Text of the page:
Ayurvedic medicine, the traditional healing system of India, is perhaps the oldest formal medical system in the world. It takes a comprehensive approach to healthy living that encompasses mental and spiritual well-being as well as physical health.
Abhyanga is just one type of Ayurvedic massage. I have experienced it both in India and in the U.S. In India, as many as six therapists work on you at the same time; most spas here can only afford to provide two. Abhyanga involves the use of a lot of oil, often warm mustard seed oil. The strokes are long and deep and very enjoyable.
Among the many claims made for abhyanga are that it relieves fatigue, increases stamina, improves sleep, enhances the complexion, promotes longevity, nourishes all parts of the body and neutralizes some of the effects of aging. Whether you actually get such benefits is something you must judge for yourself, however, as almost no medical studies have been conducted on the health effects of abhyanga. The only one I’ve seen is a pilot study from Germany published in 2011 that looked at the effect of a single Abhyanga massage on stress in 10 healthy women and 10 healthy men in their mid-30s. Each participant had a one-hour treatment. Significant reductions in stress and heart rate were noted as well as decreased blood pressure in those considered at risk for hypertension.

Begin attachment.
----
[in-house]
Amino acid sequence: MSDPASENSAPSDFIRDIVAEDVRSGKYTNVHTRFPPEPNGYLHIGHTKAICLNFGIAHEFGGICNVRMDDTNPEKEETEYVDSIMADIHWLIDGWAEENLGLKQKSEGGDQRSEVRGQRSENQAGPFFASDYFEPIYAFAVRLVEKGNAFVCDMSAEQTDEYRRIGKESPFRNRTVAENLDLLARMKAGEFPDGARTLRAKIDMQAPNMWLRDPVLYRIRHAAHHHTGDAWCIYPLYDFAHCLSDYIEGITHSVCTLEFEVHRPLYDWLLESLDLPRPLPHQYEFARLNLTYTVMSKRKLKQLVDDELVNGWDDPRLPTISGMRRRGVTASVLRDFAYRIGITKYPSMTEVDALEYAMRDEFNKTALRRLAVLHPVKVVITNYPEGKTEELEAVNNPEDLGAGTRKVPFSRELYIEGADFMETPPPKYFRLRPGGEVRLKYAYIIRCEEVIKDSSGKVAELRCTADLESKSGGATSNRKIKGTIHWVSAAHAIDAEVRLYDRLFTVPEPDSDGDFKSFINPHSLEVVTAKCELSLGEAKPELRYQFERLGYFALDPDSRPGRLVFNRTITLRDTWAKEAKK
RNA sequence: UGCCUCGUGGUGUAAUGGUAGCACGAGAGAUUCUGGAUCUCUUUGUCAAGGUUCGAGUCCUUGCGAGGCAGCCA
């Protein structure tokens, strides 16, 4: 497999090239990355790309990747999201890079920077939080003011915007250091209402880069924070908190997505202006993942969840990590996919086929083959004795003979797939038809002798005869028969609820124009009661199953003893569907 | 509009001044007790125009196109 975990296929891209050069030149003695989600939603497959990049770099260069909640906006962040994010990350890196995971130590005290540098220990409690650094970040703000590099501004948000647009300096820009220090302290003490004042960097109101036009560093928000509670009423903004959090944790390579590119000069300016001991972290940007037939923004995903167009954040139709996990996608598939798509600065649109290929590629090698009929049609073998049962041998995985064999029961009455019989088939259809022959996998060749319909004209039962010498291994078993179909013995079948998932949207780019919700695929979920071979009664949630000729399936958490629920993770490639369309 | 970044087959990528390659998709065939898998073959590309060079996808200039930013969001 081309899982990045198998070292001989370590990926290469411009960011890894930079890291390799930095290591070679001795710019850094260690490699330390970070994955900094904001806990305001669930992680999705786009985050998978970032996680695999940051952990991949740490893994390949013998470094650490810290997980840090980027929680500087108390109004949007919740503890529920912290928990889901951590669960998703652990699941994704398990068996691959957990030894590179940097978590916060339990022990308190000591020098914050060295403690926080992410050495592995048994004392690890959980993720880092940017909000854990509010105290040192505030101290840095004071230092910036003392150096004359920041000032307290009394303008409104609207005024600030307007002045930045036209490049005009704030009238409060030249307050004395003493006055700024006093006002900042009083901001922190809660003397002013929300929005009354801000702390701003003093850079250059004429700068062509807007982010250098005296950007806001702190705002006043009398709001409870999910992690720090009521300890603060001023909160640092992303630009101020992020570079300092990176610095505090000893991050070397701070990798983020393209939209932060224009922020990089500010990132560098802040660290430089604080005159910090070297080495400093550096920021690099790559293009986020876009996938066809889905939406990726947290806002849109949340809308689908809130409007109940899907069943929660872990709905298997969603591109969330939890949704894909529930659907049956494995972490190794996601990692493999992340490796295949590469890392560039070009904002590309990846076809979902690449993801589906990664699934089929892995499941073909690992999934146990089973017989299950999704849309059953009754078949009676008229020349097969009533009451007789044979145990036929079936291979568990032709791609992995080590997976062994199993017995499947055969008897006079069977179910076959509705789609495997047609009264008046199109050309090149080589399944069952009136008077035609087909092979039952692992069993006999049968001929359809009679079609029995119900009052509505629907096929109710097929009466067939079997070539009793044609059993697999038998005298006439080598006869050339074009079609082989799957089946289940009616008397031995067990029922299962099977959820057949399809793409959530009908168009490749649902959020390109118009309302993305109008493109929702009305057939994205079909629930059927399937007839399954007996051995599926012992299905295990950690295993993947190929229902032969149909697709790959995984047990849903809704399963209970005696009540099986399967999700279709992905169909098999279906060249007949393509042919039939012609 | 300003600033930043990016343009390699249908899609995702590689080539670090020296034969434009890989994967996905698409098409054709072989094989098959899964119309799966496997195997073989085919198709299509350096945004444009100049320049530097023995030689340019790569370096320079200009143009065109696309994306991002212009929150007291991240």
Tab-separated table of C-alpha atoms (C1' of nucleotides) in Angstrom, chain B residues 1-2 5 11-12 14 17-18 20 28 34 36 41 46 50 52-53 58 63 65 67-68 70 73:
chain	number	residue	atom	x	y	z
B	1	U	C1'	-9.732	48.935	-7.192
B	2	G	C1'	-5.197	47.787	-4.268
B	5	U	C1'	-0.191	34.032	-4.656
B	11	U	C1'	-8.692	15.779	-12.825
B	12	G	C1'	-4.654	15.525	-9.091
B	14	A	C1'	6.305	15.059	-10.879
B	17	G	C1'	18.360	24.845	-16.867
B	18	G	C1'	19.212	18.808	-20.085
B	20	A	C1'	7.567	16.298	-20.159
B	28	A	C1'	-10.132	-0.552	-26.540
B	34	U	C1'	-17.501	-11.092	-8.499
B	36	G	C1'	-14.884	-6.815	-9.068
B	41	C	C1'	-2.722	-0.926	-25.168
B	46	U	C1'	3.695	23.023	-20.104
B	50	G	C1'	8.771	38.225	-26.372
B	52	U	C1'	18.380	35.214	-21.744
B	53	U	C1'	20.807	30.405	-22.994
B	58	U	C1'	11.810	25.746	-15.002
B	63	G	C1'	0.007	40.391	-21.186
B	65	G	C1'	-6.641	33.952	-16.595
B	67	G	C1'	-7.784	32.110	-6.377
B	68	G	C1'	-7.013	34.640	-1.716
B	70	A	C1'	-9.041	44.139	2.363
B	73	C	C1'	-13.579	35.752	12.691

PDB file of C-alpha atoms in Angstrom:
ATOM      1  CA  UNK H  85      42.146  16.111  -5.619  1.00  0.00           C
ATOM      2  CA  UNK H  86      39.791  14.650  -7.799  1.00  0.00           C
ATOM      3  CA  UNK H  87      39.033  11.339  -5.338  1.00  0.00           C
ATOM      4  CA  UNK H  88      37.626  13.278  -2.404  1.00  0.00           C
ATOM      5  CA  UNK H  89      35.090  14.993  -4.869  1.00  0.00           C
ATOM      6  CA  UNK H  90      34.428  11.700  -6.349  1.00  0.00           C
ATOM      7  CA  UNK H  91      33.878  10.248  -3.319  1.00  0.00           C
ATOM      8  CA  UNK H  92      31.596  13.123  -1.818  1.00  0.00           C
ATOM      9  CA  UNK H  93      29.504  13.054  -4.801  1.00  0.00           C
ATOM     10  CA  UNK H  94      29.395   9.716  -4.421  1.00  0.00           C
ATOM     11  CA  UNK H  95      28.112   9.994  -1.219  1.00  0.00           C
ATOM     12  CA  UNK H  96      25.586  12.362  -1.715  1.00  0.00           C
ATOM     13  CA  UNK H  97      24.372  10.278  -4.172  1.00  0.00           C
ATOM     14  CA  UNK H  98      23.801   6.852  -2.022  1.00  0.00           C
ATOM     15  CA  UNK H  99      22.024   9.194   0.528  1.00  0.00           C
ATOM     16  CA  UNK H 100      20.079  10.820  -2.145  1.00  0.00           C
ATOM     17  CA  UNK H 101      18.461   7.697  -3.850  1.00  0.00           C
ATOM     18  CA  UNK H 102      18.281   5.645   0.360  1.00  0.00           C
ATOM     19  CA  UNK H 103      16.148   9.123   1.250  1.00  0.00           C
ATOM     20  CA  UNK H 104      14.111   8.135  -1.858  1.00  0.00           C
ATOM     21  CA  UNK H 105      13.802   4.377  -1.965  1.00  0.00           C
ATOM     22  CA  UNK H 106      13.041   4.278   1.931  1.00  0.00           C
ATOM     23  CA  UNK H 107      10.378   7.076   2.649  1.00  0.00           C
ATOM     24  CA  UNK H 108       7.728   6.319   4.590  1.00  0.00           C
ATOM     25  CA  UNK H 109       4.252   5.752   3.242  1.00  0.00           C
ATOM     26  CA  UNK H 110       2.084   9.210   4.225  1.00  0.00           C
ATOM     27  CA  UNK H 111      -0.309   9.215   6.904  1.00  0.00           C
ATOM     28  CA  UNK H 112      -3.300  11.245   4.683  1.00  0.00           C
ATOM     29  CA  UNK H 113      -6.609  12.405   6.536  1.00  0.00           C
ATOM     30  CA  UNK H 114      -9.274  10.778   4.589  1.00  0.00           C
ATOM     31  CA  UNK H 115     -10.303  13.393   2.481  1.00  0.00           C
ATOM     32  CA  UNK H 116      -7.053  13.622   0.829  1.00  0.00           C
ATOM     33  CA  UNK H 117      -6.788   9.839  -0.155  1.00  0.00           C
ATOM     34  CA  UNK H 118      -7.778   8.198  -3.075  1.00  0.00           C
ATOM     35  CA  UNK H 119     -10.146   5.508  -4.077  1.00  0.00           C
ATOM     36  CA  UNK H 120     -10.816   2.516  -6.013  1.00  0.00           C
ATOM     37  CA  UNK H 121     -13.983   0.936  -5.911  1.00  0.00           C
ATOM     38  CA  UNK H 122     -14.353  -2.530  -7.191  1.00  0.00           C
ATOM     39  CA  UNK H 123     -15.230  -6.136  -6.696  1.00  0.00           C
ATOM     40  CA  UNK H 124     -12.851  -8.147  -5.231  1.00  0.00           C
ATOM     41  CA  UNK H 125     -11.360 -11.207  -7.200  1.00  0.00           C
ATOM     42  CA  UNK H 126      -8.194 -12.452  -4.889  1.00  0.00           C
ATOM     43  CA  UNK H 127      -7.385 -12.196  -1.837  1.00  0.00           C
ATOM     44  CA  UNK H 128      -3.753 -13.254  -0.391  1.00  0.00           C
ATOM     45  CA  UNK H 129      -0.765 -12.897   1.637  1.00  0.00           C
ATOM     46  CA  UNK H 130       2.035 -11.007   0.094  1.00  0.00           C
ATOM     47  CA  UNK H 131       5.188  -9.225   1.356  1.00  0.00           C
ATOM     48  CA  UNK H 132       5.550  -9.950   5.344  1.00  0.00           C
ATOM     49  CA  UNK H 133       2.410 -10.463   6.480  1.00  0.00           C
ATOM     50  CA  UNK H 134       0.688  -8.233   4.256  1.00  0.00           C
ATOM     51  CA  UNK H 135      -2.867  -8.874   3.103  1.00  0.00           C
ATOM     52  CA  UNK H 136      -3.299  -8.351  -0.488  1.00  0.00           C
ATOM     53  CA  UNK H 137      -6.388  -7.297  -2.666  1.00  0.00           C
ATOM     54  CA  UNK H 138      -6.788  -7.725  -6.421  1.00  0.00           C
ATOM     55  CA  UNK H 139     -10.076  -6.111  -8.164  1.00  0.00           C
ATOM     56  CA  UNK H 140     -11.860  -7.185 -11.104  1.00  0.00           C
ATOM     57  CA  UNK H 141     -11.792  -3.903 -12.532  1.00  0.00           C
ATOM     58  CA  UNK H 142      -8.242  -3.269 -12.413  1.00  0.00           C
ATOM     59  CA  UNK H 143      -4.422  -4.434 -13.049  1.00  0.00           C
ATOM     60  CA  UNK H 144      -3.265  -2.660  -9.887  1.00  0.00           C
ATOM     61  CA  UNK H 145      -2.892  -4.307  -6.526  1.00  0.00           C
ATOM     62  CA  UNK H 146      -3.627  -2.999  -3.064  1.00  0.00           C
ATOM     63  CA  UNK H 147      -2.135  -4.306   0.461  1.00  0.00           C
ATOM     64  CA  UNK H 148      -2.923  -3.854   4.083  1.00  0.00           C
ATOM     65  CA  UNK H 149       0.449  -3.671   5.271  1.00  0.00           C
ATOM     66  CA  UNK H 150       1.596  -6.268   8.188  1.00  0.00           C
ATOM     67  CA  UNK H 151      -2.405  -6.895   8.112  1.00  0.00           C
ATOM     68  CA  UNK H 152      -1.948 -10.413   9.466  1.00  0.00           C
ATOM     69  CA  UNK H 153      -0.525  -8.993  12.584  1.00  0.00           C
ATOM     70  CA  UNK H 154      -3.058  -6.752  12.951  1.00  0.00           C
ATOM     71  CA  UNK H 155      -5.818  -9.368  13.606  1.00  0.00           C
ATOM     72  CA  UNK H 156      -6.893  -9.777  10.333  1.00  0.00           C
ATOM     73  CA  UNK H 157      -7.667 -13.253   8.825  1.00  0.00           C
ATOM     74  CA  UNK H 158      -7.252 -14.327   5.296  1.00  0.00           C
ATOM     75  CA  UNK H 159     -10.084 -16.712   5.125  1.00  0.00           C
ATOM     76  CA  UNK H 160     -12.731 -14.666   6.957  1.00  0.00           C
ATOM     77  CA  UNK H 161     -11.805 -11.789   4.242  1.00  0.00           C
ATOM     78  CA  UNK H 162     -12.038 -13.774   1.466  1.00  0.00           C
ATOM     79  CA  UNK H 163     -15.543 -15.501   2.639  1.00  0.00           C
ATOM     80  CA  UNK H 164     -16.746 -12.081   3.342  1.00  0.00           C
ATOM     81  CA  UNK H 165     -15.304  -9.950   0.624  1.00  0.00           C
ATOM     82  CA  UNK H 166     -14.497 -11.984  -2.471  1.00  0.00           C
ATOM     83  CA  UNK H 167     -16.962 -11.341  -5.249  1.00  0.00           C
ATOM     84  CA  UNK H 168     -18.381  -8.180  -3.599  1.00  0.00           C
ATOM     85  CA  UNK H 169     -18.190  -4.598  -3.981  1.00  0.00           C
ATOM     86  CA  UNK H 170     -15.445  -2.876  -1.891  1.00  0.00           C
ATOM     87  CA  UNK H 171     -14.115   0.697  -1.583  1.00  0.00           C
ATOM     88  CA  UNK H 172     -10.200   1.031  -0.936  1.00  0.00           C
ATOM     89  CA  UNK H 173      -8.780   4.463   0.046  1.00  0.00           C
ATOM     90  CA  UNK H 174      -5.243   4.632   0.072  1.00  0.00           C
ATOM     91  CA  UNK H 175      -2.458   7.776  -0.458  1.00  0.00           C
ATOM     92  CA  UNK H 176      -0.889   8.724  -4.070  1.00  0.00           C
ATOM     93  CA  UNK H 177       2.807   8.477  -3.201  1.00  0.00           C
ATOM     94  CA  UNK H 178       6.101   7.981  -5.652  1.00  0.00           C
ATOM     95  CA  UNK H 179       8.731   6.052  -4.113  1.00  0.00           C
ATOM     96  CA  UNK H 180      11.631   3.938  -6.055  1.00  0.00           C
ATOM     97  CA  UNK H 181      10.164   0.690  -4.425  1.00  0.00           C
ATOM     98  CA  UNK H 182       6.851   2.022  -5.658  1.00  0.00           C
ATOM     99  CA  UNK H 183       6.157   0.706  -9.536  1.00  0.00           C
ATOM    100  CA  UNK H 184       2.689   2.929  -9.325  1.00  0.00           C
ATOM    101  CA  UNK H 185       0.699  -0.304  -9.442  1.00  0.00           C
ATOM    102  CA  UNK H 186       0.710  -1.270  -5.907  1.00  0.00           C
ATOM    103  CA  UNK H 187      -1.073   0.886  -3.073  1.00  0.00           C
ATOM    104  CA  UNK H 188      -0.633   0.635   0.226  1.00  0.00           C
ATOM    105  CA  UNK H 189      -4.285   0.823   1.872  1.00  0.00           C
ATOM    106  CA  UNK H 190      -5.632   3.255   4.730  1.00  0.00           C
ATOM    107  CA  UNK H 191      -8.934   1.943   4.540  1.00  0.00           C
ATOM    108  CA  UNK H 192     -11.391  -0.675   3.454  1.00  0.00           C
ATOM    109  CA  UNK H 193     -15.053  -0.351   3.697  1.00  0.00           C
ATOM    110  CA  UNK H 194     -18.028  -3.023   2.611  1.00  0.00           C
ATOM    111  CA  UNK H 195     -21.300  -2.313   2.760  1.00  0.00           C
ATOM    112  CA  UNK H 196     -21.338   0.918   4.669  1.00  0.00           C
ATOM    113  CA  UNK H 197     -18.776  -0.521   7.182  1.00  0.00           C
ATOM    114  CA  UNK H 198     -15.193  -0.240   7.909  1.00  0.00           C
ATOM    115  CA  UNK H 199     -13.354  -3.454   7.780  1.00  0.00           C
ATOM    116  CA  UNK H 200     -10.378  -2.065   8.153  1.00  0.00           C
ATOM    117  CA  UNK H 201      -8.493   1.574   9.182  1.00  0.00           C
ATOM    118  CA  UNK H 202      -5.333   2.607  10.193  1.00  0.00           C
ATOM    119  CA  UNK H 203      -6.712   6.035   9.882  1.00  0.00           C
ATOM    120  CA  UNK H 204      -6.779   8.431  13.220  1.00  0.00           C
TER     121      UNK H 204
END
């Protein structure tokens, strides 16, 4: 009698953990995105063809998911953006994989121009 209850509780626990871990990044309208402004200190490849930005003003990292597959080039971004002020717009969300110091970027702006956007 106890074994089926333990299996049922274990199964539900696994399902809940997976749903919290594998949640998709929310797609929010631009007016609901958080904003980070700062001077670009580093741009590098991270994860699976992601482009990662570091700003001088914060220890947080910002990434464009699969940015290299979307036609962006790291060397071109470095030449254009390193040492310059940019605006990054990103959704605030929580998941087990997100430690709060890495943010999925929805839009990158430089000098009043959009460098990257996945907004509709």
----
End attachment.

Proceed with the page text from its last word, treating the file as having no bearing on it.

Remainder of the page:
Those findings are consistent with what we know of the many health benefits of massage in general. It can reduce heart rate, blood pressure and stress hormone levels, enhance immune function, boost levels of endorphins and serotonin (the body’s natural painkillers and mood regulators) and increase blood circulation – all this while easing sore and achy muscles. Massage can certainly help with circulation and promote the clearing of normal byproducts of muscle metabolism, but I know of no evidence suggesting that massage of any sort can remove toxins from the body.
If you have a chance to try abhyanga, do so. You’re likely to find it pleasurable and relaxing. You might also want to consider abhyanga self-massage; you’ll find instructions for that online and can watch demonstrations on YouTube.
Andrew Weil, M.D.
A.J. Basler, “Pilot study investigating the effects of Ayurvedic Abhyanga massage on subjective stress experience.” Journal of Alternative and Complementary Medicine, May 2011, doi: 10.1089/acm.2010.0281